The Theatre of Seán O’Casey might lend itself to be read as a detailed critical history of O’Casey’s works given the fact that the first part of the book, entitled “O’Casey’s Life, Work and Legacy”, constitutes the main body of the book, covering some 200 pages. However, the author is also concerned with O’Casey’s current standing in Irish drama and in Irish society at large. Such issues are addressed in a short annex, entitled “New Perspectives”, which comprises some 40 pages and is presented as Part 2 of the book. Here we are given the views of three experts from the world of Irish theatre: Garry Hynes, a professional theatre director who, in an interview with James Moran, speaks of her long experience producing O’Casey’s plays [201-213] and two Irish drama scholars, Victor Merriman and Paul Murphy.
Moran begins by looking back at O’Casey’s formative years, underlining the importance of the author’s lower-class Protestant background and his subsequent identification with working-class Catholics. This was to influence his life-long concern with social injustice and inequality, and to help pave the way for his international career as dramatist. Moran critically revises the celebrated story that O’Casey told himself about himself (and to television documentary teams), namely that he was the last of 13 children of whom 8 died in infancy and lived in slums, and did not know how to read or write, until the late age of 12 or 13. He had to leave his homeland in 1926 because of being literally persecuted in Ireland . While Moran acknowledges that O’Casey’s self-invented slum image is “one of the most widely recounted things about (him)” [ibid.], the facts tell us a very different story. In reality, John Casey, the future Seán O’Casey (he had originally “gaelicised” his name to Sean O’Cathasaigh), had been born into a lower middle-class Protestant family who had chosen to live in a deprived area on the poorer Northside since his father was a clerk for the Irish Church Missions: “strategically, then, the family had opted to live in close proximity to a very large group of unsaved souls living in stark material deprivation” [Ibid.].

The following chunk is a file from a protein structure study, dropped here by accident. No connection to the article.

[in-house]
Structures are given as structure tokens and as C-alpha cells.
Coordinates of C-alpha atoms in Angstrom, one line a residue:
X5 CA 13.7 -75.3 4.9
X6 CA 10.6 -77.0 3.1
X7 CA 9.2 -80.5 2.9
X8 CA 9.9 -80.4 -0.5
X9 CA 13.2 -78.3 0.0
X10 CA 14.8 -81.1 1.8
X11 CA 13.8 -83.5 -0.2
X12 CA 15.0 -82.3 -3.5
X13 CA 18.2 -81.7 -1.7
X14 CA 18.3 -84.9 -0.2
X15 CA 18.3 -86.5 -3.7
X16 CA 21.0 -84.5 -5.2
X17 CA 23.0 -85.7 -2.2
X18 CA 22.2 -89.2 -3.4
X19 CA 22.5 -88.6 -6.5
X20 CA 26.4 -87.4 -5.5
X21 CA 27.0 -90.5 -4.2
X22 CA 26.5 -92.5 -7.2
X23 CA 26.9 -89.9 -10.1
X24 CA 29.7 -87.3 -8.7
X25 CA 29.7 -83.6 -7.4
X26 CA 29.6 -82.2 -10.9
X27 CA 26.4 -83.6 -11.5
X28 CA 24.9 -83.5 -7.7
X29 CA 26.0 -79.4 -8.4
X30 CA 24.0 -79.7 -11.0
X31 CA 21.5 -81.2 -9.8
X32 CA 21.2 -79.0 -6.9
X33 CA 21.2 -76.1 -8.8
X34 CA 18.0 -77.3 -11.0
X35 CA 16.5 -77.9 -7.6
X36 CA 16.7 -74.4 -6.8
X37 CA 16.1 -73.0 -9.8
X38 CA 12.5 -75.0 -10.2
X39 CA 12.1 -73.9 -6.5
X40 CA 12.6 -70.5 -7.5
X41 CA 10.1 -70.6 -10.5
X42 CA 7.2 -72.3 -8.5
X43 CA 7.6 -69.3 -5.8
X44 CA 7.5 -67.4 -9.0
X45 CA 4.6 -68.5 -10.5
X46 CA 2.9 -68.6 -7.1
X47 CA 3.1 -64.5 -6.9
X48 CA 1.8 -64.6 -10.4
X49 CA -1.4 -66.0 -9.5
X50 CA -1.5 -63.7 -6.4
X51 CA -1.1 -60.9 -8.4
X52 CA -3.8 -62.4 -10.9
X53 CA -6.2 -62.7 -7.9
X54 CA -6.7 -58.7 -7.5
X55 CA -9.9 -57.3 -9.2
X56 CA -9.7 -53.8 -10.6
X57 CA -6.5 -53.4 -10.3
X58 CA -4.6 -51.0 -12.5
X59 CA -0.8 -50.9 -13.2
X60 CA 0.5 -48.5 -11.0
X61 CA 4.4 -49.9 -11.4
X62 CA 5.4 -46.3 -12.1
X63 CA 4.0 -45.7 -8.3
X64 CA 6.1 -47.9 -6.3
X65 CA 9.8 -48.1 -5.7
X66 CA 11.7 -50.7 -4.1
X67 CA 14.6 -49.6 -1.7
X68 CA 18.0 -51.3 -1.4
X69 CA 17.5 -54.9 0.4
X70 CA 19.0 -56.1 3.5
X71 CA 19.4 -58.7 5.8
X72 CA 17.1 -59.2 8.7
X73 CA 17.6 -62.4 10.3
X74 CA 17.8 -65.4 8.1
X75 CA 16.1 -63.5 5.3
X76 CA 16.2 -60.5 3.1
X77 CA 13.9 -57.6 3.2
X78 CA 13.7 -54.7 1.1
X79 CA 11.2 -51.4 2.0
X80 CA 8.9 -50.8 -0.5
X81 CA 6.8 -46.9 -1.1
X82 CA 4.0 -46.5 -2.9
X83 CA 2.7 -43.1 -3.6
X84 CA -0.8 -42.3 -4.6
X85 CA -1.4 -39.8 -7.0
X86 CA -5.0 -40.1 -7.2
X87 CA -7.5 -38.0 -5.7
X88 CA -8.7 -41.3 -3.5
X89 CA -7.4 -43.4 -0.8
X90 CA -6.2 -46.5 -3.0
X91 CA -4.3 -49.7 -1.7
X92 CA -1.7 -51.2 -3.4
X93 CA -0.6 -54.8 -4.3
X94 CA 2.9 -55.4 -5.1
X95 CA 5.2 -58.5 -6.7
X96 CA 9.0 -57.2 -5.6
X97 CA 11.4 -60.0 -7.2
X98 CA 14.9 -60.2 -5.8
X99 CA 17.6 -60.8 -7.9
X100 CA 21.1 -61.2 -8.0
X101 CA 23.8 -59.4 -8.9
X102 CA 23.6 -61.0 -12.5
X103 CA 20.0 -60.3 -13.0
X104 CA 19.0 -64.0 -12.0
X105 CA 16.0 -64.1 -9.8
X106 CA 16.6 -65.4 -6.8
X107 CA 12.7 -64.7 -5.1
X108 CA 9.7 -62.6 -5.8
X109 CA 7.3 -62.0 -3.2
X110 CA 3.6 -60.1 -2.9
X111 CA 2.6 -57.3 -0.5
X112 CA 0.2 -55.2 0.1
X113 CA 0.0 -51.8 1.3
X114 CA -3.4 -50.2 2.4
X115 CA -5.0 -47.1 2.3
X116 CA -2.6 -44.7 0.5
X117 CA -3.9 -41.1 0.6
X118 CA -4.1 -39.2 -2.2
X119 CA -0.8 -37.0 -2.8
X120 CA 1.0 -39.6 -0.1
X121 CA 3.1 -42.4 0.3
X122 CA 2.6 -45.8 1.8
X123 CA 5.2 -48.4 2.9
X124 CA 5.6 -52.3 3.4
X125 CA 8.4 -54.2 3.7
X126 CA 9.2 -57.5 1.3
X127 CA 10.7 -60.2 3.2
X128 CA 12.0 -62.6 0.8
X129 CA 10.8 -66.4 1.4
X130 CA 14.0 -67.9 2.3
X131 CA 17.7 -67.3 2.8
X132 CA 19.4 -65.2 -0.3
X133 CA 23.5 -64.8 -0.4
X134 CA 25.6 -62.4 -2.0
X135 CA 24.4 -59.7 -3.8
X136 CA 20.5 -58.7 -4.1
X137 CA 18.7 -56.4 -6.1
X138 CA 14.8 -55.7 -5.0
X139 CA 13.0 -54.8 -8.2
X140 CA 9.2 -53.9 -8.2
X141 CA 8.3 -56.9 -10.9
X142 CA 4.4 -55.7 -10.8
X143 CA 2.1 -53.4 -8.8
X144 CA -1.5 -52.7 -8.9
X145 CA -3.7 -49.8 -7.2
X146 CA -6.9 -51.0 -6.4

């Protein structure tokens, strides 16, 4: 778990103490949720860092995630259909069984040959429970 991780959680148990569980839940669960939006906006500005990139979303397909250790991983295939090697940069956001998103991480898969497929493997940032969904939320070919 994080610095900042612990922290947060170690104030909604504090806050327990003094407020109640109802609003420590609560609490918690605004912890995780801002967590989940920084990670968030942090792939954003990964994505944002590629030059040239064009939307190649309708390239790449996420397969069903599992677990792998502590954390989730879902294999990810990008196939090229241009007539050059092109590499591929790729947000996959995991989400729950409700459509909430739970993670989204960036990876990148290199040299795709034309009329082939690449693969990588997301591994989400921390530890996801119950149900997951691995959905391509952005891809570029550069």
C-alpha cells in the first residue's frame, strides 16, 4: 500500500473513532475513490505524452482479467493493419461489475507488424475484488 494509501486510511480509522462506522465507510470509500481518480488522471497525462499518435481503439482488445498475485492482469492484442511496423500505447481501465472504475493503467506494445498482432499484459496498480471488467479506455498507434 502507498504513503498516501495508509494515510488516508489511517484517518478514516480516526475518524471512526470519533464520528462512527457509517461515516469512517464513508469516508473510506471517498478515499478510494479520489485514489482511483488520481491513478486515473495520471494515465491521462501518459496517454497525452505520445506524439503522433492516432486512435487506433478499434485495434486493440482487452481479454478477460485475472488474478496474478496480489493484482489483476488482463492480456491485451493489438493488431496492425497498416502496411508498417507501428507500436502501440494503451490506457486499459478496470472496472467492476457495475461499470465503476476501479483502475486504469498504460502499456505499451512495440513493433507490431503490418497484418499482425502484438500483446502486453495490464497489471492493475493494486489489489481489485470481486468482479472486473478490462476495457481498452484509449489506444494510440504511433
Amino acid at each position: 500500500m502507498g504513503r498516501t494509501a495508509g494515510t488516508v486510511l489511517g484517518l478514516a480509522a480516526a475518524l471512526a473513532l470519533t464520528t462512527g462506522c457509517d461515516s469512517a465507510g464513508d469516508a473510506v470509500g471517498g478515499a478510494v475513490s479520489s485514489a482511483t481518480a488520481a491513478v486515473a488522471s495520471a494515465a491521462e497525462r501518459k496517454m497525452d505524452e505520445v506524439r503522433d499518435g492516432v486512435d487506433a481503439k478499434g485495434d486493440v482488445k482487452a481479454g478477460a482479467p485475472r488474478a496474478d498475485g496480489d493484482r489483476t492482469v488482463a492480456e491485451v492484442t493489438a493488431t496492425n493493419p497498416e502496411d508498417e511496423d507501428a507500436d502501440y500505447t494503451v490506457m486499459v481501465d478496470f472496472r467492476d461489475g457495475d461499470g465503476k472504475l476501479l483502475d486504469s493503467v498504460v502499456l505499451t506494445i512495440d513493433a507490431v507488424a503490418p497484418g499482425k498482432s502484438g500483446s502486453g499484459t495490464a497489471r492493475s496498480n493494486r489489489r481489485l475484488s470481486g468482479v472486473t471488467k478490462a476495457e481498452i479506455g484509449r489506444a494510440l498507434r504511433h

As regards the plays, for the most part the author adopts essentially a materialist position as he invariably looks at the circumstances of their production, their performance context and subsequent reception in Ireland and abroad – O’Casey’s initial transatlantic popularity being an interesting case in point [160-166]. One cannot but admire the reader-friendly fashion Moran goes about presenting his findings – methodically preceding his chapters, as he does, with neat summaries of the major plays before clearly replacing them in their historical, political and cultural contexts. (The researcher will also be glad to find that the study comes with a set of richly documented end-notes most of which refer to unpublished archival material, and, in addition, a detailed chronology and index.)
However familiar one may be with O’Casey’s “history”, one is nonetheless struck by the central role played by Yeats and the Abbey Theatre in the career of the young emerging dramatist. Moran lets the facts speak for themselves as he supplies numerous tables of figures compiled essentially from the Abbey Theatre Archives. These chart the history of O’Casey’s popularity allowing us to closely follow his shifting reputation. We get fascinating details, for example, on the number of submissions he made to the Abbey Theatre , fewer than half of which were accepted. We learn too for instance that despite its box-office success, The Plough and the Stars failed to gain unanimous approval from the Abbey Board.